THE FREDERICK NEWS POST
Saturday, July 6, 2002
Technicians

(Continued from Page AUTO-1)
The Frederick News Post

Car and Truck Dealers Association's Automotive Youth Educational Systems program. AYES was launched in 1995 by John Smith when he was President and Chief Executive of General Motors Corp. He is now chairman.

The aim of the national program is to attract young people to careers as automotive technicians. It is a partnership among auto manufacturers, high schools and auto dealerships. It is sponsored by most of the world's larges automakers. Ther are seven AYES schools in Maryland.

Jack Westermeyer, an AYES instructor at Sellers Point, said the intention of the plan is two-fold: to solve the shortage of technicians and launch students into what can be a rewarding career field. It works like this: Students in the 10th grade are offered an introductory course in auto repair. It involves one hour and 45 minutes a day learning the basics of such auto systems as electronics, steering and suspension.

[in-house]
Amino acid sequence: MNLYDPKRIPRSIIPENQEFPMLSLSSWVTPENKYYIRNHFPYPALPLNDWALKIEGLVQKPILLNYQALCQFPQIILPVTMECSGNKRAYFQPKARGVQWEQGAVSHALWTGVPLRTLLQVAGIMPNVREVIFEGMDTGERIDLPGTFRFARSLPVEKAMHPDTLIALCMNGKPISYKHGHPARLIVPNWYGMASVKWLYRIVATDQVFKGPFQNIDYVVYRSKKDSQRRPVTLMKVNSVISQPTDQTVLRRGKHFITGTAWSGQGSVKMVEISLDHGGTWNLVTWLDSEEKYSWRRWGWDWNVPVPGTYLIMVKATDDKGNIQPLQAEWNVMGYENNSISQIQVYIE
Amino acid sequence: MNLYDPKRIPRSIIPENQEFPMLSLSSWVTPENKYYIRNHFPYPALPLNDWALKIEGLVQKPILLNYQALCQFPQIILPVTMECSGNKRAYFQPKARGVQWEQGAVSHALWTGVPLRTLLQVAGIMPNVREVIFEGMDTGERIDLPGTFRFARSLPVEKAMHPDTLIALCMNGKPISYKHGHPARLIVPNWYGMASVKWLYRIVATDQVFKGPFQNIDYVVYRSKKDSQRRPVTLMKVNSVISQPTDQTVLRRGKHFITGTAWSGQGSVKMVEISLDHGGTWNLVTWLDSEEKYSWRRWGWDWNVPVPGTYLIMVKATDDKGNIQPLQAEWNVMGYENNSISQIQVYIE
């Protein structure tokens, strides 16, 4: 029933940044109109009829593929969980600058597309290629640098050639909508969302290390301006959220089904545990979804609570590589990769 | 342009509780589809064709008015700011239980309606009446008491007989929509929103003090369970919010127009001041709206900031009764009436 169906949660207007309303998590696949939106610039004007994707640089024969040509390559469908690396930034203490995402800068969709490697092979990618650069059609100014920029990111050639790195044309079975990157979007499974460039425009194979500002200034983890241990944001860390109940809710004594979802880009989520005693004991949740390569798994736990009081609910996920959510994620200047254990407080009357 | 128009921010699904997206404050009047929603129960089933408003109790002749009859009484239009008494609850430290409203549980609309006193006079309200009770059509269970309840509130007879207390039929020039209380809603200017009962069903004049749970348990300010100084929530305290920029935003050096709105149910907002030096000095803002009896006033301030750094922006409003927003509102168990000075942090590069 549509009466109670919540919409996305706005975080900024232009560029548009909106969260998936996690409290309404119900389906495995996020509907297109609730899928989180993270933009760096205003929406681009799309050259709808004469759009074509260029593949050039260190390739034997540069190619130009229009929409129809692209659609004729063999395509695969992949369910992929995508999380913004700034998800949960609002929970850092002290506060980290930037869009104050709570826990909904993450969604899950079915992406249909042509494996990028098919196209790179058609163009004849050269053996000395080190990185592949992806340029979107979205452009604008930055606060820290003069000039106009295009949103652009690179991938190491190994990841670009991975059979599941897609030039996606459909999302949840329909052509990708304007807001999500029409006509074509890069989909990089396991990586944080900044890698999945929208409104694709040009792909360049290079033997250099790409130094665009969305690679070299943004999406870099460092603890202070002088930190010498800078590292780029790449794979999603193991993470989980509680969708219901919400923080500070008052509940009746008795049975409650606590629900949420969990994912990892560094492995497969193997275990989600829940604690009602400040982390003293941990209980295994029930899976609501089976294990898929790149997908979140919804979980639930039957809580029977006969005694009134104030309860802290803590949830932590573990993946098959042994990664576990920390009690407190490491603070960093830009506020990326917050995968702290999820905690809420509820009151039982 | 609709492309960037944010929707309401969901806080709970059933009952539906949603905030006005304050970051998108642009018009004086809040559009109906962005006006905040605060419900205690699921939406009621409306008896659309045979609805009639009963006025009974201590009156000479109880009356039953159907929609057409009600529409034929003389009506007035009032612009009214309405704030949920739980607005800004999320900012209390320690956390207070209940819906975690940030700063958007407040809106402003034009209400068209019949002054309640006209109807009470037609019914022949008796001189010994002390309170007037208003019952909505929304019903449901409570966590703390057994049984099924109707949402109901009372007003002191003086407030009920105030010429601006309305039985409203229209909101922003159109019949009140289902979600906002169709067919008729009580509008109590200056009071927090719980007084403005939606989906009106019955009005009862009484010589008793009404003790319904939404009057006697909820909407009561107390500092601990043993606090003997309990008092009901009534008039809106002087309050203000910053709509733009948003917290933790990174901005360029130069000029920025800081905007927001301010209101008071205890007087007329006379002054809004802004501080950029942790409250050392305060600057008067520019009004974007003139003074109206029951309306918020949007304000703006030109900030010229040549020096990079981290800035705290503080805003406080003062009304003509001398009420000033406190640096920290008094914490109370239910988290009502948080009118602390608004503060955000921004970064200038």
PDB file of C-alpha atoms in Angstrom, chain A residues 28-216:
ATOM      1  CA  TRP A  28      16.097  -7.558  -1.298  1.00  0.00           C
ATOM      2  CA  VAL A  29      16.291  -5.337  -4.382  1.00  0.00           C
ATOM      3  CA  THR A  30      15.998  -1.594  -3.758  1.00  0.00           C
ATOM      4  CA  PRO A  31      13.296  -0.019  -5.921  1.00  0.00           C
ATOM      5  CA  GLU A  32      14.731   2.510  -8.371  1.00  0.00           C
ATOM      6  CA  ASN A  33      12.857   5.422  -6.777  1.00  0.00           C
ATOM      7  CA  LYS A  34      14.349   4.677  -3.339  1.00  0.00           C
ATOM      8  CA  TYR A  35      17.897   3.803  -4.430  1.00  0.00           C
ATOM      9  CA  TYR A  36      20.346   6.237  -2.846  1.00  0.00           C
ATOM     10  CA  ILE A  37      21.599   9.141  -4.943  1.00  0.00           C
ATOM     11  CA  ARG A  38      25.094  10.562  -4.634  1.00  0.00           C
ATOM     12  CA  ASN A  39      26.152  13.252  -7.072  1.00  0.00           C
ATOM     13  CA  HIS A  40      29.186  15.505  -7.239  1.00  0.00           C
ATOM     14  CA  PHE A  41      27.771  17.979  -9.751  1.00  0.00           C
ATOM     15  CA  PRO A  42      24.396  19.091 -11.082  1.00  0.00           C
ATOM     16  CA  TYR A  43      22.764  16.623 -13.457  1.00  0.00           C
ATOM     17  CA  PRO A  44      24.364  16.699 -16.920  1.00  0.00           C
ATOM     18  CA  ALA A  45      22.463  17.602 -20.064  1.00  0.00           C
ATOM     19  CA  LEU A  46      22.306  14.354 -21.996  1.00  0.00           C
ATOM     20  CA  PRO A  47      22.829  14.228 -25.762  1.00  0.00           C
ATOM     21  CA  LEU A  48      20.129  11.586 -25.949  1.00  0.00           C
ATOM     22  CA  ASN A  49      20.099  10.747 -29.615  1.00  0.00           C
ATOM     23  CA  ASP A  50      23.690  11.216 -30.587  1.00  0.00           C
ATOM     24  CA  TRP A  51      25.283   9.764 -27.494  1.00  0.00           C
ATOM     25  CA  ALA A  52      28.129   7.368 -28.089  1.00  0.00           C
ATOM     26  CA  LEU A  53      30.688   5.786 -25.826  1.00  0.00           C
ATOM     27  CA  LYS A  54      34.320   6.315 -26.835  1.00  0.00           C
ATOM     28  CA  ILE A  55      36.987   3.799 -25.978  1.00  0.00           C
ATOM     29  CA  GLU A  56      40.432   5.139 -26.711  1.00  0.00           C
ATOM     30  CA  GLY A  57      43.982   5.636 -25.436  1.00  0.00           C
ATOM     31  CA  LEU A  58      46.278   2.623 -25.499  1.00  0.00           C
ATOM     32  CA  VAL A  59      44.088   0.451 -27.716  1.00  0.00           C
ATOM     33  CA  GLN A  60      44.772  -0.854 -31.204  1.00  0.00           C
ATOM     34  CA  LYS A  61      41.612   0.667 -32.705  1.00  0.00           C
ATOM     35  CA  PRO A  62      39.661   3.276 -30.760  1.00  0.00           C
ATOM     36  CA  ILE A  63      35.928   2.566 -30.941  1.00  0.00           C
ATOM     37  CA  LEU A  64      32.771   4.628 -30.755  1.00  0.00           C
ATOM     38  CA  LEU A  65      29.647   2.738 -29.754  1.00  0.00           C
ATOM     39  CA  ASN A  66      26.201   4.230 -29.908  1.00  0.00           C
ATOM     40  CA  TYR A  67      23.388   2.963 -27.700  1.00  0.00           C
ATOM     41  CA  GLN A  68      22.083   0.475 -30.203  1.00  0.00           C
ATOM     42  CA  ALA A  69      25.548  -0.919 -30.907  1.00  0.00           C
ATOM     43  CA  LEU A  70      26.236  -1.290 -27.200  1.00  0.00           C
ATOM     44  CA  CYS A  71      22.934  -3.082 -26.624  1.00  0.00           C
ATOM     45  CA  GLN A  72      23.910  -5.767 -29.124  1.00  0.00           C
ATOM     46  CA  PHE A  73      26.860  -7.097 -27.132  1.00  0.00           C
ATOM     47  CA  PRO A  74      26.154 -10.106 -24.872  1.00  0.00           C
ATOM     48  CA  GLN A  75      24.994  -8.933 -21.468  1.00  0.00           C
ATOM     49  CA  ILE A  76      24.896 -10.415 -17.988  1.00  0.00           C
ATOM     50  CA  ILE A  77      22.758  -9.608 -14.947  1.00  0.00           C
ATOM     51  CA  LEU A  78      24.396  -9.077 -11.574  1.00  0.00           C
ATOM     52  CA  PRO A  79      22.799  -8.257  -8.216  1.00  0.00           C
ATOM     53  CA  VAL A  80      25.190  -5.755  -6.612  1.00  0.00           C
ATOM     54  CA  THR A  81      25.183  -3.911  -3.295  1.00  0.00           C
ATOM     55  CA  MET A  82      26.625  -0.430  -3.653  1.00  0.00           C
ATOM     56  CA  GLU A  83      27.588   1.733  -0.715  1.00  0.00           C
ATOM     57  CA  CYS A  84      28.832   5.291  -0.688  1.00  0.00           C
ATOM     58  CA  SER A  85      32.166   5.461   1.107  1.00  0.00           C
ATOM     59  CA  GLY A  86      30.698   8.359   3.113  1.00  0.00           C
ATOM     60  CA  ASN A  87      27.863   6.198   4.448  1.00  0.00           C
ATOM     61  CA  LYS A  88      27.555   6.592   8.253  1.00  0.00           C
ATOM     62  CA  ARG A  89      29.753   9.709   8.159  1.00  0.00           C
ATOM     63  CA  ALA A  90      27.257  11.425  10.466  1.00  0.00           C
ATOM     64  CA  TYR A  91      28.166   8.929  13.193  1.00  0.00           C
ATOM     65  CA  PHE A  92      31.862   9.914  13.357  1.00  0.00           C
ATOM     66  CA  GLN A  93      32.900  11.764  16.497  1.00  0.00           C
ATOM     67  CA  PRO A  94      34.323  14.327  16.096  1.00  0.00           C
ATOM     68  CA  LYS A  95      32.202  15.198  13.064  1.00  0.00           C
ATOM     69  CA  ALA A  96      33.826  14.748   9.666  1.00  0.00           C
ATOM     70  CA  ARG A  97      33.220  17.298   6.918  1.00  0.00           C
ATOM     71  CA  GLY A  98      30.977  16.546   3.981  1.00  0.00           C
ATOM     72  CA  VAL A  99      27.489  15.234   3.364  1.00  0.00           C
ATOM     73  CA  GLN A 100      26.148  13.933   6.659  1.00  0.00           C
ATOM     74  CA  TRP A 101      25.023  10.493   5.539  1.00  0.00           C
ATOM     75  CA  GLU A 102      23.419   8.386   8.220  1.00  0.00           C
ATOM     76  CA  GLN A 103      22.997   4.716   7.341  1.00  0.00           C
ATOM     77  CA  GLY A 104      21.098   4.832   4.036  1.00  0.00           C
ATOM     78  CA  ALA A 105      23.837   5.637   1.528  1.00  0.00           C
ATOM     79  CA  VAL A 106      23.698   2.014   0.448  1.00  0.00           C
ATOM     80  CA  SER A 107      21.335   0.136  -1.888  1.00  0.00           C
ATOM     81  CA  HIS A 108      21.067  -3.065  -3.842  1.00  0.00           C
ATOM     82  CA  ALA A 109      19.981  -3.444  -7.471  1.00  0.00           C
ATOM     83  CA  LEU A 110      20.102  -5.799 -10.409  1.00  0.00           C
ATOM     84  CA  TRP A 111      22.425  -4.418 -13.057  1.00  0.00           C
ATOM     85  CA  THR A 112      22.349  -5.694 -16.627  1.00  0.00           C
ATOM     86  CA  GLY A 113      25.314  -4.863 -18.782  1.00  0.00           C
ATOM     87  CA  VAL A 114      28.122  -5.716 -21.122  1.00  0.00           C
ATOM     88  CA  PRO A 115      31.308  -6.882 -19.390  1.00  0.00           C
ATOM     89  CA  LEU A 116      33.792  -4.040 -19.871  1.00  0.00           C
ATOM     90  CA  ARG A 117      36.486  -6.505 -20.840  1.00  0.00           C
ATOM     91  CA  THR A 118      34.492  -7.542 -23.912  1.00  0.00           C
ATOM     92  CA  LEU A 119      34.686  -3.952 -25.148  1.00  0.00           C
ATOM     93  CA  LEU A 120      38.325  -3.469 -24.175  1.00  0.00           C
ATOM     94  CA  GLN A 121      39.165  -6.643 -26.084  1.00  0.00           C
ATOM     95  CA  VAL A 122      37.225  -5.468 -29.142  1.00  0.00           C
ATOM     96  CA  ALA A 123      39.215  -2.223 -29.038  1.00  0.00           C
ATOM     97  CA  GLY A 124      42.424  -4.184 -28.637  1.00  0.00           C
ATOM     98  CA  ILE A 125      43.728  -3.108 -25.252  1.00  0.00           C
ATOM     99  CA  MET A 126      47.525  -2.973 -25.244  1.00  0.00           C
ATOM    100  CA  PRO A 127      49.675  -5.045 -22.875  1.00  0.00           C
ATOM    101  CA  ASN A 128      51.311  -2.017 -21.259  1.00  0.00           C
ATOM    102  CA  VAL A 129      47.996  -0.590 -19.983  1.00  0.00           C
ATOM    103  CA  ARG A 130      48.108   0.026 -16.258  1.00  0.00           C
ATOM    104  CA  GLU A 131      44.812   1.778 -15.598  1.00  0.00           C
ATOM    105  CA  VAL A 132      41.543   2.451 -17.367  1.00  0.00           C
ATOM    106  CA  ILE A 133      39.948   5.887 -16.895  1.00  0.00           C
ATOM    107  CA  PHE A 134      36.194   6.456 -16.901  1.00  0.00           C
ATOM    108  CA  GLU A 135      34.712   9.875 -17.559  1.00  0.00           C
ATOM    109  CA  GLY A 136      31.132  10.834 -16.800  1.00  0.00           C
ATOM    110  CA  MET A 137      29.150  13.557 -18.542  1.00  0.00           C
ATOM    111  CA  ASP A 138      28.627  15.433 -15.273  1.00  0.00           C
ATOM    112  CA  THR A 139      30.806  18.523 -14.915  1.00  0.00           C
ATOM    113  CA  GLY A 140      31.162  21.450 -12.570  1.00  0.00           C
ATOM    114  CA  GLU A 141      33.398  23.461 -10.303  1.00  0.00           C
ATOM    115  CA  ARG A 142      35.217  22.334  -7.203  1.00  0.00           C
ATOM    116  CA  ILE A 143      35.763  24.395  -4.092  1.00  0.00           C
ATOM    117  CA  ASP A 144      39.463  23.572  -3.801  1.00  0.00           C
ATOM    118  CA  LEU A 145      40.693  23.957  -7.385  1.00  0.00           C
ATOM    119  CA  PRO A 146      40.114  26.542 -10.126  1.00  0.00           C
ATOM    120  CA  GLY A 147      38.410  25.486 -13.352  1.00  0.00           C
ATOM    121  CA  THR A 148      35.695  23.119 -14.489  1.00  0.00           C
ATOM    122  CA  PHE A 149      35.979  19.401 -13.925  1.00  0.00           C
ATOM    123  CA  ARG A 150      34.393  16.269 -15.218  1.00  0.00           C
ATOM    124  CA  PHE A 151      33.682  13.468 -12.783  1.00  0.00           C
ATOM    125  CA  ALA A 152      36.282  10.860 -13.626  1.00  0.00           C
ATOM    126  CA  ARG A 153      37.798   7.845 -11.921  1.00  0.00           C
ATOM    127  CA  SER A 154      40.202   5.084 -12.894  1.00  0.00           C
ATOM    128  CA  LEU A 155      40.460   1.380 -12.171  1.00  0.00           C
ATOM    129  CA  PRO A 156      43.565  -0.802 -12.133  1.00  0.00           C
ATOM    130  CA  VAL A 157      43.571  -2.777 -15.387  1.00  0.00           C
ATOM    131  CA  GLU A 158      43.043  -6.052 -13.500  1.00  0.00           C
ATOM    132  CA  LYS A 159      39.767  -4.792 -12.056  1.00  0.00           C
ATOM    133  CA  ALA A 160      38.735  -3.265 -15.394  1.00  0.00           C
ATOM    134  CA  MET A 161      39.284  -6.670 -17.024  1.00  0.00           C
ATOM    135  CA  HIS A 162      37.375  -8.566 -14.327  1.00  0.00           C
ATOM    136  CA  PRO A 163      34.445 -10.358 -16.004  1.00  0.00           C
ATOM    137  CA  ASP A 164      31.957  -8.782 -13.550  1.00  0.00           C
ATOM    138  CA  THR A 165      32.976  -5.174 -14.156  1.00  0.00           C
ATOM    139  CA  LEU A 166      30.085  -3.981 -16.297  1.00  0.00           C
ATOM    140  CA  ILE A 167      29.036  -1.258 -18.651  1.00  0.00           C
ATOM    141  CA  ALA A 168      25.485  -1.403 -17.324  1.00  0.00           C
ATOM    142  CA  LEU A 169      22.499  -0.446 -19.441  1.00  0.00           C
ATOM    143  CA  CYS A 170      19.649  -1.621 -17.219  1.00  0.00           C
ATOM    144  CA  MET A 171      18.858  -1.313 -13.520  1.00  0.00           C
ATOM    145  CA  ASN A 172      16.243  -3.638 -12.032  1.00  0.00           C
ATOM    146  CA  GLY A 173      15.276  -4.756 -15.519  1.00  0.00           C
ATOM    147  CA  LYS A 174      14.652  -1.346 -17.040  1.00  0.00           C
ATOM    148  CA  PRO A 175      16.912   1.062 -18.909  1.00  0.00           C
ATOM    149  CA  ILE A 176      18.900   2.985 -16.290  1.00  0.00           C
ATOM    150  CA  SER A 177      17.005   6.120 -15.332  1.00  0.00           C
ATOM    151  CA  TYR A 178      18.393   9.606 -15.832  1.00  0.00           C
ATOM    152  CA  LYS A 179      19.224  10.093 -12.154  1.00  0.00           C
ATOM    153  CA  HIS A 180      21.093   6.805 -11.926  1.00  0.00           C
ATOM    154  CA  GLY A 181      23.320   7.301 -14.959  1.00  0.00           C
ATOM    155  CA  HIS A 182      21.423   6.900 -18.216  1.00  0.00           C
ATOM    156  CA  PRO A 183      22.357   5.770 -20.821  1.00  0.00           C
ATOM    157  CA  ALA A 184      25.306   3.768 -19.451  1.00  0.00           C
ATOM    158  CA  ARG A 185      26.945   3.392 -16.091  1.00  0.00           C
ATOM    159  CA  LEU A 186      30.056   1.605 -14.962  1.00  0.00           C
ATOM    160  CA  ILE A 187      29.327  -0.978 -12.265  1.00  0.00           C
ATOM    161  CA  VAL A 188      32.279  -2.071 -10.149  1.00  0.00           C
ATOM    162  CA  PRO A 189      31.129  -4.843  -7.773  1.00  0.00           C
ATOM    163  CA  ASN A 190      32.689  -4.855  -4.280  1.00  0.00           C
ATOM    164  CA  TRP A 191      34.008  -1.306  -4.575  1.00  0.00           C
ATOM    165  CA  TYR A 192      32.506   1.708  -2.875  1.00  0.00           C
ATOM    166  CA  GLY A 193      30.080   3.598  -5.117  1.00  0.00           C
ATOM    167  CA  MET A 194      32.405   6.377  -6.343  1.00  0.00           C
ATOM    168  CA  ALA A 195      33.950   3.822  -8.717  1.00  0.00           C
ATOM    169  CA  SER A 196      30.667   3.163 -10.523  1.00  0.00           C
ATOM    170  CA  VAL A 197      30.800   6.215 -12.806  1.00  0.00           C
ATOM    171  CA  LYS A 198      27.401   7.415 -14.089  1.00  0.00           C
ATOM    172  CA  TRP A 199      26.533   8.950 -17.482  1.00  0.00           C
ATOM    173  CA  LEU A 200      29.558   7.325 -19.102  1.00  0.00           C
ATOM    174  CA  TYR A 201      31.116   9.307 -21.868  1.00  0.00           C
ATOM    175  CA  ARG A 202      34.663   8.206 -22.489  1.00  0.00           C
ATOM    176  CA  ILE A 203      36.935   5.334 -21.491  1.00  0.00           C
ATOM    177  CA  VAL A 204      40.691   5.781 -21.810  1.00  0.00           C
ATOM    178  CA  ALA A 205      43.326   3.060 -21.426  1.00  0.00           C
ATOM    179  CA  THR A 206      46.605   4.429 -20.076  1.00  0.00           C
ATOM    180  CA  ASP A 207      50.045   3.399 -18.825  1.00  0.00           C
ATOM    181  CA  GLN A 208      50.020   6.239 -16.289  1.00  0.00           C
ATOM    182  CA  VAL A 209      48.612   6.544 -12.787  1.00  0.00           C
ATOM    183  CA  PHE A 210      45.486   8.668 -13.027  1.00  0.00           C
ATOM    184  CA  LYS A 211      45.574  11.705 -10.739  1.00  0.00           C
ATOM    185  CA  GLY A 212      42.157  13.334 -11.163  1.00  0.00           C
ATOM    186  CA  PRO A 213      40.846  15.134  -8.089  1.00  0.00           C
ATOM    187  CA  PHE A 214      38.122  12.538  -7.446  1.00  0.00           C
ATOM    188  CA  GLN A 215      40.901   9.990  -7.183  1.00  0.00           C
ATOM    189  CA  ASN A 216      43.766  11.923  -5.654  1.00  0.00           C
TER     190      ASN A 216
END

The best students, or those Mr. Westenmeyer calls, "the cream of the crop," take more advanced auto repair courses in their junior year and work in the service department of a car dealership over the summer months. By the time the students reach their senior year, half of the school day is spent working at a dealer's repair shop under the supervision of a mentor. The othe half of the day is spent in traditional classes such as English, Math and Social Studies. Students pay only $345 for a box of tools valued at $3,000. The tool manufacturer and a local car dealership pay the rest. "Each school does things a little different," said Mr. Westenmeyer, "but this is typical."

Harry Park, 18, is a graduate of the Sellers Point programs, and he believes that his is "set for life." He works at the Al Packer Lincoln/Mercury and Jeep dealership on Belair Road in Baltimore. Mr. park said he earns about $25,000 a year. "None of my friends are making anything close to what I'm making," he said during a break from performing a 50,000-mile tuneup on a Jeep Cherokee. "I get into this because I like working on cars," he said. "I didn't realize how much money I could earn. I plan to stay with it, continue training. I can make $90,000 a year."

Buddy Bowman, 16, an 11th-grader at Sellers Point, said he had planned to go on to college, but the auto repair program was a lot more fun. Now he talks about being able to support a family as an auto technician.

Mr. Glenn said the shortage of technicians dates back more than 10 years. As cars became more sophisticated and computer driven, he said, many of the older mechanics didn't want to take the training needed to stay on top of their trade.